MURRYSVILLE, Pa. — Flailing away with two kitchen knives, a 16-year-old boy with a “blank expression” stabbed and slashed 21 students and a security guard in the crowded halls of his suburban Pittsburgh high school Wednesday before an assistant principal tackled him.
At least five students were critically wounded, including a boy who was on a ventilator after a knife pierced his liver, missing his heart and aorta by only millimeters, doctors said.
The rampage — which came after decades in which U.S. schools geared much of their emergency planning toward mass shootings, not stabbings — set off a screaming stampede, left blood on the floor and walls, and brought teachers rushing to help the victims.
The motive was under investigation.
The suspect, whose name was not immediately released by police, was taken into custody and treated for a minor hand wound. Late in the afternoon, he was brought into court in shackles and a hospital gown to face charges.
The attack unfolded in the morning just minutes before the start of classes at 1,200-student Franklin Regional High School, in an upper-middle-class area 15 miles east of Pittsburgh. It was over in about five minutes, during which the boy ran wildly down about 200 feet of hallway, slashing away with knives about 8 to 10 inches long, police said.
SEE ALSO: Pa. Rep.: More mental health resources needed for kids
Nate Moore, 15, said he saw the boy tackle and stab a freshman. He said he going to try to break it up when the boy got up and slashed his face, opening a wound that required 11 stitches.
“It was really fast. It felt like he hit me with a wet rag because I felt the blood splash on my face. It spurted up on my forehead,” he said.
The attacker “had the same expression on his face that he has every day, which was the freakiest part,” Moore said. “He wasn’t saying anything. He didn’t have any anger on his face. It was just a blank expression.”
Assistant Principal Sam King finally tackled the boy and disarmed him, and a Murrysville police officer who is regularly assigned to the school handcuffed him, police said.
Doctors said they expect all the victims to survive, despite large and deep abdominal puncture wounds in some cases.
King’s son told The Associated Press that his father was treated at a hospital, though authorities have said he did not suffer any knife wounds.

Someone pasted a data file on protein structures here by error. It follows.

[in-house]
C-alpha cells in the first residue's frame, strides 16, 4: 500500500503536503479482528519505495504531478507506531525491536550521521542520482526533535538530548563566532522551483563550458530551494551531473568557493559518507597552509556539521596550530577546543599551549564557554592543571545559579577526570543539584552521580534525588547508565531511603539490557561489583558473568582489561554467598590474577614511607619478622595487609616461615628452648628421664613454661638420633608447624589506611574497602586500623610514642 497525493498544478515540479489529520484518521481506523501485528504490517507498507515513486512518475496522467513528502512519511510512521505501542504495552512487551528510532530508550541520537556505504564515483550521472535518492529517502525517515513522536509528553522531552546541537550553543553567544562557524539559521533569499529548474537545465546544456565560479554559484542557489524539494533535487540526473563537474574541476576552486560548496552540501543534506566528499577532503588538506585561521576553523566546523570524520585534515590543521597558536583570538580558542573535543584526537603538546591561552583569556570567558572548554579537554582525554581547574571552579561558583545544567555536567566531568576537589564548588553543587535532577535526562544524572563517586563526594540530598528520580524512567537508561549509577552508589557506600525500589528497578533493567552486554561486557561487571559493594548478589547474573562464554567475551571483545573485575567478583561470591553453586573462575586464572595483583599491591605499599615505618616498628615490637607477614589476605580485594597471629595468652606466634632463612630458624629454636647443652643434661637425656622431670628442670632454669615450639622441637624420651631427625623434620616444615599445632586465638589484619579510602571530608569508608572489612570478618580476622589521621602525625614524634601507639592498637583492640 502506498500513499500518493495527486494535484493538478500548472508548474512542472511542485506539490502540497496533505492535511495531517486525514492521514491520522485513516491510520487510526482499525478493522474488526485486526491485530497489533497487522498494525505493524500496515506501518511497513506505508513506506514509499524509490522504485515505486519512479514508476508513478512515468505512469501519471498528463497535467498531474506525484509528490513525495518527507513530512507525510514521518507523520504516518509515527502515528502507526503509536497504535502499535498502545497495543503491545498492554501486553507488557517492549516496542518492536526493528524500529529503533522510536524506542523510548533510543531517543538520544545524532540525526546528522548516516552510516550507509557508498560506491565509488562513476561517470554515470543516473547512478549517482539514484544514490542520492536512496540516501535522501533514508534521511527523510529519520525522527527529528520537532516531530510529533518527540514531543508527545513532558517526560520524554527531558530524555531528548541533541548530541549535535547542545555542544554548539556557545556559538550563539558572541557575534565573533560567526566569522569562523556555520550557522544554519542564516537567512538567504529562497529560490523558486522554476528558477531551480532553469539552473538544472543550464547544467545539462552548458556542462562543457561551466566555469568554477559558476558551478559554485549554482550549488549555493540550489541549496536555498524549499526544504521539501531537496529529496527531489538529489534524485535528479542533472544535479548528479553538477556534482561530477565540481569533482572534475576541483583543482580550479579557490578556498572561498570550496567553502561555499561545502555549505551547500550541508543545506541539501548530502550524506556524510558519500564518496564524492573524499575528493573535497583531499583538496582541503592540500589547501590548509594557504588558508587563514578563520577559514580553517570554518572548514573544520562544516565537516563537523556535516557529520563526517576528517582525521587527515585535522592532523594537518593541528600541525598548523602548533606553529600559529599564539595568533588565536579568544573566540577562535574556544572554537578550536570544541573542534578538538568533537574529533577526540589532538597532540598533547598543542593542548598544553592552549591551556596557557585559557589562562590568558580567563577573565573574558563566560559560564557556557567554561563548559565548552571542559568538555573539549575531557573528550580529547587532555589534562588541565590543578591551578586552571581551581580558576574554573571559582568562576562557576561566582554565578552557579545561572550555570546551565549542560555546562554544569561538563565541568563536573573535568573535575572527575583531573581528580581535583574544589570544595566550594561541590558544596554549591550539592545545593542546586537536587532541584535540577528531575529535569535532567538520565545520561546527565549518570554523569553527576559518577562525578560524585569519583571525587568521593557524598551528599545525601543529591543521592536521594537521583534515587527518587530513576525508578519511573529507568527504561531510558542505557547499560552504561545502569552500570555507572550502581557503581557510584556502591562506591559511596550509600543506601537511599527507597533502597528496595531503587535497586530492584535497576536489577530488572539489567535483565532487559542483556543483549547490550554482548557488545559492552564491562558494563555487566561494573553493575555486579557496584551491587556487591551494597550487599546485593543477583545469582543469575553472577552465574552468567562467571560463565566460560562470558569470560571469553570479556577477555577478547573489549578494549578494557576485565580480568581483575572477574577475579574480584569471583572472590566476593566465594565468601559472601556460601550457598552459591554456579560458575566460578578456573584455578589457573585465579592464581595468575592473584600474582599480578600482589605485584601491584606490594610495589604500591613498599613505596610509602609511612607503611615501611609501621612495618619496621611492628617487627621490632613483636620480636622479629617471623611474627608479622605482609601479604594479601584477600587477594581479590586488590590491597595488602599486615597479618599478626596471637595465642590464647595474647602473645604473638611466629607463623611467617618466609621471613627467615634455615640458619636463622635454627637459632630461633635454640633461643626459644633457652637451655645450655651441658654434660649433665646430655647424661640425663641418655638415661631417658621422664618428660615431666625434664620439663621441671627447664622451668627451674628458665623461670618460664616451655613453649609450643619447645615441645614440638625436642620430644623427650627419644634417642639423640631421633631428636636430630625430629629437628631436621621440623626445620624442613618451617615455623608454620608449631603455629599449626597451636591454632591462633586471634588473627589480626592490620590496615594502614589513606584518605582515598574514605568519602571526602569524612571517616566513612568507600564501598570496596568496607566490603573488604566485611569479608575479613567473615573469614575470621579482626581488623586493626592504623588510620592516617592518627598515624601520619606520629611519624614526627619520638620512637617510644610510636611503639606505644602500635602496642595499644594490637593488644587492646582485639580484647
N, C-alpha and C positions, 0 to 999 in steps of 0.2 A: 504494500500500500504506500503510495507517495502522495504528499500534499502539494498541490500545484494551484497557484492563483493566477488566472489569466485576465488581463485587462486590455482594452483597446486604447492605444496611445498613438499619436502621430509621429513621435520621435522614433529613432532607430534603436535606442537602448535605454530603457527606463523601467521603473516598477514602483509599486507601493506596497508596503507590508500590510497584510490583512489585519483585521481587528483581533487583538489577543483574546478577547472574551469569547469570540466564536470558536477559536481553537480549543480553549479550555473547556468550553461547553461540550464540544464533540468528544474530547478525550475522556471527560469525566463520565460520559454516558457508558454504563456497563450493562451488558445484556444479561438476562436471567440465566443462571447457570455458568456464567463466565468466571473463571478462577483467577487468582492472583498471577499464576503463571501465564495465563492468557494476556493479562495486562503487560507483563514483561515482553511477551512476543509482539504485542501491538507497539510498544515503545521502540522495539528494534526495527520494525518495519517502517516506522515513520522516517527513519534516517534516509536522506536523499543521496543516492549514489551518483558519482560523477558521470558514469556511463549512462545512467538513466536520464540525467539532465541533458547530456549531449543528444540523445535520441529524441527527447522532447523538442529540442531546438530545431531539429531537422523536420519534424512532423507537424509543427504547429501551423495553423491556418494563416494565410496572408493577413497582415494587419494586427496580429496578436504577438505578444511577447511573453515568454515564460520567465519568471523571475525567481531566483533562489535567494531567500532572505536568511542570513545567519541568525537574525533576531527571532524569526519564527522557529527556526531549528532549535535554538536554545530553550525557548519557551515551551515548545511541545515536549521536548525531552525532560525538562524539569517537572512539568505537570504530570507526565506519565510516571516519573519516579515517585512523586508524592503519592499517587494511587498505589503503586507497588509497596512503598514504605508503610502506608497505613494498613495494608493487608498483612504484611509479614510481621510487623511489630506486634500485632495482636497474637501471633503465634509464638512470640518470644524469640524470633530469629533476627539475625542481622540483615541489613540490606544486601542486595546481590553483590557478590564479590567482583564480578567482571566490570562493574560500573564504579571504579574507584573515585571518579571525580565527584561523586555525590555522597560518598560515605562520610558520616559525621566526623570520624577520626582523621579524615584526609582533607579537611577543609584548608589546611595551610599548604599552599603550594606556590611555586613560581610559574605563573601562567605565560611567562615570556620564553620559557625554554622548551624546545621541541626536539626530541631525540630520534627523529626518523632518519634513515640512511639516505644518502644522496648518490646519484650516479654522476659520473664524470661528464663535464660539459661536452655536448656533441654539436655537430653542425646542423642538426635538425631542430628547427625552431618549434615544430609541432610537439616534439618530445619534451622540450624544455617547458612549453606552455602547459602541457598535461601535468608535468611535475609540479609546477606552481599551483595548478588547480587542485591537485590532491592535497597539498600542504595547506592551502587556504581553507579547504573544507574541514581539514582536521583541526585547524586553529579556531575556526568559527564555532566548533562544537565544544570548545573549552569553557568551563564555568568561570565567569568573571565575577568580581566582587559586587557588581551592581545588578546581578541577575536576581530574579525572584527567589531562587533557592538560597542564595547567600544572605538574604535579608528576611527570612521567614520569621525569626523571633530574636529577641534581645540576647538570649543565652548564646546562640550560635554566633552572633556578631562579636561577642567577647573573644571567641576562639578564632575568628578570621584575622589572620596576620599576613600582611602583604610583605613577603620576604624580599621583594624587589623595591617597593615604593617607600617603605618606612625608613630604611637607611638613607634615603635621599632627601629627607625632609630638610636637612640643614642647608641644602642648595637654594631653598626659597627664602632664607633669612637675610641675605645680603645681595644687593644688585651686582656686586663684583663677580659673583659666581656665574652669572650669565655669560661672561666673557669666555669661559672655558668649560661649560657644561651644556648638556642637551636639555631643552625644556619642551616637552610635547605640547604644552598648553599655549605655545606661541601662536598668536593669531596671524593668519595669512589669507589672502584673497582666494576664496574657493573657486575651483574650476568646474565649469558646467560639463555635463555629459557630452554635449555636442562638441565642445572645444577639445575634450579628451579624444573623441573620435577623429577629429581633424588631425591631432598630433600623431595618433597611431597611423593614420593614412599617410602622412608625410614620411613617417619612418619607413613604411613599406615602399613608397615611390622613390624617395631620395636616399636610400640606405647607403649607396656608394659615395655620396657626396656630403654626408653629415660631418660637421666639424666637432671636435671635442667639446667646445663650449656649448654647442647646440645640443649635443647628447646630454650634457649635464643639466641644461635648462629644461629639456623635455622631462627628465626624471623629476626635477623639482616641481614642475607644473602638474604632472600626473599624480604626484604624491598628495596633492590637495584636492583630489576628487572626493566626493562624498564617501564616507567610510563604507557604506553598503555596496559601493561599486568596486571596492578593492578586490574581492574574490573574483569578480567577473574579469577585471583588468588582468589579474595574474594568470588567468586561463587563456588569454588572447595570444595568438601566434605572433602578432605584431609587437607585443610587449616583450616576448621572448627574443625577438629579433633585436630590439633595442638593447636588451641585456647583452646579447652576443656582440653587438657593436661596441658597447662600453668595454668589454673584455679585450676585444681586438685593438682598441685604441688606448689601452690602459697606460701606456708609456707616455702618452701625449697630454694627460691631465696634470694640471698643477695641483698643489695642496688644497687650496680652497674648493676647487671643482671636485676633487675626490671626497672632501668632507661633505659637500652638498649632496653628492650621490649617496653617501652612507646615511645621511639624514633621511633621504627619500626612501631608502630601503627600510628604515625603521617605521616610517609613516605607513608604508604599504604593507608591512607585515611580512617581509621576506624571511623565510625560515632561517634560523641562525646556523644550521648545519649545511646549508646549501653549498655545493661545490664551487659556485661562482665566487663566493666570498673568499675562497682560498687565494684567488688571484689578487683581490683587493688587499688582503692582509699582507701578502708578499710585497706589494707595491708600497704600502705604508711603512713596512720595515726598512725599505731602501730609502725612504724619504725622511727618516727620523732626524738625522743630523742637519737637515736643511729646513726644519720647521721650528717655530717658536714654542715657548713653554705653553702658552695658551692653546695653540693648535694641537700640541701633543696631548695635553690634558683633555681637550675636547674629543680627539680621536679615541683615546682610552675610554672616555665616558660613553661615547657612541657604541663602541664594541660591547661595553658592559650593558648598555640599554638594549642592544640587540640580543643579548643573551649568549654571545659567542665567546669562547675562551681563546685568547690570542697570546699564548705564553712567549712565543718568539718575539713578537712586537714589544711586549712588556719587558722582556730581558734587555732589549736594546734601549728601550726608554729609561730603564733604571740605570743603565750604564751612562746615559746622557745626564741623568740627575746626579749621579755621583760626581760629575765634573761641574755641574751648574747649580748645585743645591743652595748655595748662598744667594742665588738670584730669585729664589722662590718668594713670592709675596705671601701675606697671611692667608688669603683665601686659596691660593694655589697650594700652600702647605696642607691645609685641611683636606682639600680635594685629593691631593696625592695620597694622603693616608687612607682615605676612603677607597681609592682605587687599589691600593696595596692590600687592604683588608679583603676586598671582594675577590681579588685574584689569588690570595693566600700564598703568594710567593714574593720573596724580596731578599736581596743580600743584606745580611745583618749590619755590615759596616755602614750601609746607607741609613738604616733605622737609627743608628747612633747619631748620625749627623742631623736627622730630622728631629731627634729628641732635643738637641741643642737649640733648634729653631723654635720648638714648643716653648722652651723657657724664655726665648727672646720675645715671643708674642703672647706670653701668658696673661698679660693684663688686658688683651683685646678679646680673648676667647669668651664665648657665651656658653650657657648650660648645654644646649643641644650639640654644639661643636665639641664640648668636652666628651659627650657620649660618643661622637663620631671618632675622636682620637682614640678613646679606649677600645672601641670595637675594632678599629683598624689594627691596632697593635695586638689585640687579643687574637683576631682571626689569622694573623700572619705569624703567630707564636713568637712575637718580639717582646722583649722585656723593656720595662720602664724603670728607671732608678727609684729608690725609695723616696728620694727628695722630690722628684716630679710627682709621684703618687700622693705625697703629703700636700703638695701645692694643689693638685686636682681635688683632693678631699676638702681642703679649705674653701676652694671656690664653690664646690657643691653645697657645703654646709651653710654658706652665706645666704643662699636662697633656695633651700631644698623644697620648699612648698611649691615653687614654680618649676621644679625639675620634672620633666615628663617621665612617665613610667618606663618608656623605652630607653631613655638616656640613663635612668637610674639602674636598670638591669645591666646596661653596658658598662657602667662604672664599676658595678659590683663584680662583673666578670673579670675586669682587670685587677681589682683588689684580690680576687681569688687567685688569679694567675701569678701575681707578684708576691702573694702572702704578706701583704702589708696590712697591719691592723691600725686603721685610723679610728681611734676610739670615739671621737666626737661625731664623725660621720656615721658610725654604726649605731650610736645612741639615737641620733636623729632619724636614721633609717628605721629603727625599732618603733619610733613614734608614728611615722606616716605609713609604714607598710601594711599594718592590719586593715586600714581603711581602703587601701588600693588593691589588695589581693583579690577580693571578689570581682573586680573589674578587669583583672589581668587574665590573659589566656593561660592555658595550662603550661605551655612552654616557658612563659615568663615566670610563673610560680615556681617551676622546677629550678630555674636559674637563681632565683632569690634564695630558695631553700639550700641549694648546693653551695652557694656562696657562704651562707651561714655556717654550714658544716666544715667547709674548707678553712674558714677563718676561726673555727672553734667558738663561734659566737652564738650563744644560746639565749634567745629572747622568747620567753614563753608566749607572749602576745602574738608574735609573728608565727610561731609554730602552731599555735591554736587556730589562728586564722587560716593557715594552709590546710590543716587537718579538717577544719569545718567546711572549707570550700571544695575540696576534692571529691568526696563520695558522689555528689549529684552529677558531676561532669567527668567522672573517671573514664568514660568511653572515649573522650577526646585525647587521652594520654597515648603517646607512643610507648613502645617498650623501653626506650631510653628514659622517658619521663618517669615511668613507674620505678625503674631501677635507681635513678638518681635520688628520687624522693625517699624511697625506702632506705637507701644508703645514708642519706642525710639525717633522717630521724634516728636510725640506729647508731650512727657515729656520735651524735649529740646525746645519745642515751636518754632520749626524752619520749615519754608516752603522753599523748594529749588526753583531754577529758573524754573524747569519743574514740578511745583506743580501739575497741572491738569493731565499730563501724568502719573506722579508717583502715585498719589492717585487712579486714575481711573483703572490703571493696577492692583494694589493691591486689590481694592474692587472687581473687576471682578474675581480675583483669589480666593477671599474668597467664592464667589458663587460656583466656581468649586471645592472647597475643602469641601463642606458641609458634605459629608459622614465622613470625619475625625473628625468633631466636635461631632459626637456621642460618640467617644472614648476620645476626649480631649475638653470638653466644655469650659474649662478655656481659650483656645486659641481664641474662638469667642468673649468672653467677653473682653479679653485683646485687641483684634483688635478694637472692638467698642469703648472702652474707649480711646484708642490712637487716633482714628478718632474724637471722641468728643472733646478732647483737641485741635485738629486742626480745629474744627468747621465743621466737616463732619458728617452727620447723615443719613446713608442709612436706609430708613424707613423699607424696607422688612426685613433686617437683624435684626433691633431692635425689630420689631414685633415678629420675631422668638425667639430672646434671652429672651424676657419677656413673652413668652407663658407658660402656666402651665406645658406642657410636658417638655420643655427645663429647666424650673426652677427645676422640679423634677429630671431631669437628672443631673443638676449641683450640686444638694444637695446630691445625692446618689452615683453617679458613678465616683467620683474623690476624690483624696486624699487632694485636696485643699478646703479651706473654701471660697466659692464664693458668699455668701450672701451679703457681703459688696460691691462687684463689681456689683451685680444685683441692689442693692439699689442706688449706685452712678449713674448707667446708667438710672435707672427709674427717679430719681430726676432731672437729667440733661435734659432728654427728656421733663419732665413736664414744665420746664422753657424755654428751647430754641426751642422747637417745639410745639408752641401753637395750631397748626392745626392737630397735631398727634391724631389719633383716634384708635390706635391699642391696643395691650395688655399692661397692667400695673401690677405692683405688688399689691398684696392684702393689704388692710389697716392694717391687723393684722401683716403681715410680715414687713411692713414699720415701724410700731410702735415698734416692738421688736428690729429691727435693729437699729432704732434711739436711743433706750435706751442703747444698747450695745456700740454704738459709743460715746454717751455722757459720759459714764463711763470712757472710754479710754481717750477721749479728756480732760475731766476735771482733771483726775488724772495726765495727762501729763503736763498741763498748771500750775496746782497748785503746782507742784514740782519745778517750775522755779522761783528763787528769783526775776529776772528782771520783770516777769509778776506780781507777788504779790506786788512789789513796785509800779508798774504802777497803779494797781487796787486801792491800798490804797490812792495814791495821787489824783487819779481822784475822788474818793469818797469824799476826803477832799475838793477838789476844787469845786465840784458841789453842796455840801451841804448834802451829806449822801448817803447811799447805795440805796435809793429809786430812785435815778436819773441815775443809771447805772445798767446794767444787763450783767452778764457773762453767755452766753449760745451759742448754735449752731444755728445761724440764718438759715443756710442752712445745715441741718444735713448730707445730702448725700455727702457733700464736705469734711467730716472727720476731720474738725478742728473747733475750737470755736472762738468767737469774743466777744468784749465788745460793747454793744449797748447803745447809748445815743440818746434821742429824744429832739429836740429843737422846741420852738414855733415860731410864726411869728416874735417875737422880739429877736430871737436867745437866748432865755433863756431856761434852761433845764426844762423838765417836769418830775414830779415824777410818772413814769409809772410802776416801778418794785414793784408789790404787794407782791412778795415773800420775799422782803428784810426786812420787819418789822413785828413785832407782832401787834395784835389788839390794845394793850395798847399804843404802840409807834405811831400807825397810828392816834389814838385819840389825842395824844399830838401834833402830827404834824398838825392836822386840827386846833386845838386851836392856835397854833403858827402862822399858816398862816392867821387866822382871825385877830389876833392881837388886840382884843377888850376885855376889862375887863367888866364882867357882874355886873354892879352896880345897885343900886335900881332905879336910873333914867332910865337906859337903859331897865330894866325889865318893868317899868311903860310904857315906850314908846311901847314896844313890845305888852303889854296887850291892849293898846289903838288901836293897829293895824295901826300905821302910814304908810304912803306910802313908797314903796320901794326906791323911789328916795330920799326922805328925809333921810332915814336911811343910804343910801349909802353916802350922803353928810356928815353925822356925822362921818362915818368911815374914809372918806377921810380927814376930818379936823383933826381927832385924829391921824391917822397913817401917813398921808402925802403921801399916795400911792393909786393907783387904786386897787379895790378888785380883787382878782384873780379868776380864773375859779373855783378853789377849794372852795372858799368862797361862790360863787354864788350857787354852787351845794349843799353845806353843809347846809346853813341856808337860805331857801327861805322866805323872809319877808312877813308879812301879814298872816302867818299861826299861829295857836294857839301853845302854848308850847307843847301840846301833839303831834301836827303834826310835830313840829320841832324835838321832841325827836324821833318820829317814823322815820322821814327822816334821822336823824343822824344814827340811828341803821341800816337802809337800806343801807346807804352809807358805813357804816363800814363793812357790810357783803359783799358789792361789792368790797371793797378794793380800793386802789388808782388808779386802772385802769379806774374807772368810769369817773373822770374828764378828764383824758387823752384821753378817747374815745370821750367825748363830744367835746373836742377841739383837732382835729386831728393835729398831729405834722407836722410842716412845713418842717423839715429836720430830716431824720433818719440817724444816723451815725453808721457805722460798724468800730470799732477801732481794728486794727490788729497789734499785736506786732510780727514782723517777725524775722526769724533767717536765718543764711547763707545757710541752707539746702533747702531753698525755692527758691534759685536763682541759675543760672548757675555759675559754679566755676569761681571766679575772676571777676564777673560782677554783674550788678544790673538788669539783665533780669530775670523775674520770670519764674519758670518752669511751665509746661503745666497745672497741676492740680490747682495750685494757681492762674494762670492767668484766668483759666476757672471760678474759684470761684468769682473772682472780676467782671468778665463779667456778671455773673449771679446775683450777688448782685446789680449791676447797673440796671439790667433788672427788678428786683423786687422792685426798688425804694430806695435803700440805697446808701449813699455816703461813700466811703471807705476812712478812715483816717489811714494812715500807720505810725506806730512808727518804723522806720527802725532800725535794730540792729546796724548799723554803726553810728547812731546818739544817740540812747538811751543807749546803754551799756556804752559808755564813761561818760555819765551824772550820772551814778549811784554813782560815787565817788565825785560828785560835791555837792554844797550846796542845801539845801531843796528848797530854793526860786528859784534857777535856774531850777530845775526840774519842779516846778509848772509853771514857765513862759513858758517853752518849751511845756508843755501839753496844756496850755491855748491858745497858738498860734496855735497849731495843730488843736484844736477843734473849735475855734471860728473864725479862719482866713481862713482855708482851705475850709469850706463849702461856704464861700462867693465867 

“He says he’s OK. He’s a tough cookie and sometimes hides things, but I believe he’s OK,” Zack King said. He added: “I’m proud of him.”
As for what set off the attack, Murrysville Police Chief Thomas Seefeld said investigators were looking into reports of a threatening phone call between the suspect and another student the night before. Seefeld didn’t specify whether the suspect received or made the call.
“There are a number of heroes in this day. Many of them are students,” Gov. Tom Corbett said in a visit to the stricken town. “Students who stayed with their friends and didn’t leave their friends.”
He also commended cafeteria workers, teachers and teacher’s aides who put themselves at risk to help during the attack.
While several bloody stabbing rampages at schools in China have made headlines in the past few years, schools in the U.S. have concentrated their emergency preparations on shooting rampages.
Nevertheless, there have been at least two major stabbing attacks at U.S. schools over the past year, one at a community college in Texas last April that wounded at least 14 people, and another, also in Texas, that killed a 17-year-old student and injured three others at a high school in September.
On Wednesday, Mia Meixner, 16, said the rampage touched off a “stampede of kids” yelling, “Run! Get out of here! Someone has a knife!”
The boy had a “blank look,” she said. “He was just kind of looking like he always does, not smiling, not scowling or frowning.”
Meixner and Moore called the attacker a shy boy who largely kept to himself, but they said he was not an outcast and they saw no indication he might be violent.
“He was never mean to anyone, and I never saw people be mean to him,” Meixner said. “I never saw him with a particular group of friends.”
Michael Float, 18, said he had just gotten to school when he saw “blood all over the floor” and smeared on the wall near the main entrance. Then he saw a wounded student.
“He had his shirt pulled up and he was screaming, ‘Help! Help!’” Float said. “He had a stab wound right at the top right of his stomach, blood pouring down.”
Float said he saw a teacher applying pressure to the wound of another student.
About five minutes elapsed between the time the campus police officer summoned help over the radio at 7:13 a.m. and the boy was disarmed, the police chief said.
Someone, possibly a student, pulled a fire alarm during the attack, Seefeld said. Although that created chaos, the police chief said, it emptied out the school more quickly, and “that was a good thing that that was done.”
Also, a girl with “an amazing amount of composure” applied pressure to a schoolmate’s wounds and probably kept the victim from bleeding to death, said Dr. Mark Rubino at Forbes Regional Medical Center.
Public safety and school officials said an emergency plan worked as well as could be expected. The district conducted an emergency exercise three months ago and a full-scale drill about a year ago.
“We haven’t lost a life, and I think that’s what we have to keep in mind,” said county public safety spokesman Dan Stevens.
Copyright © 2022 The Washington Times, LLC.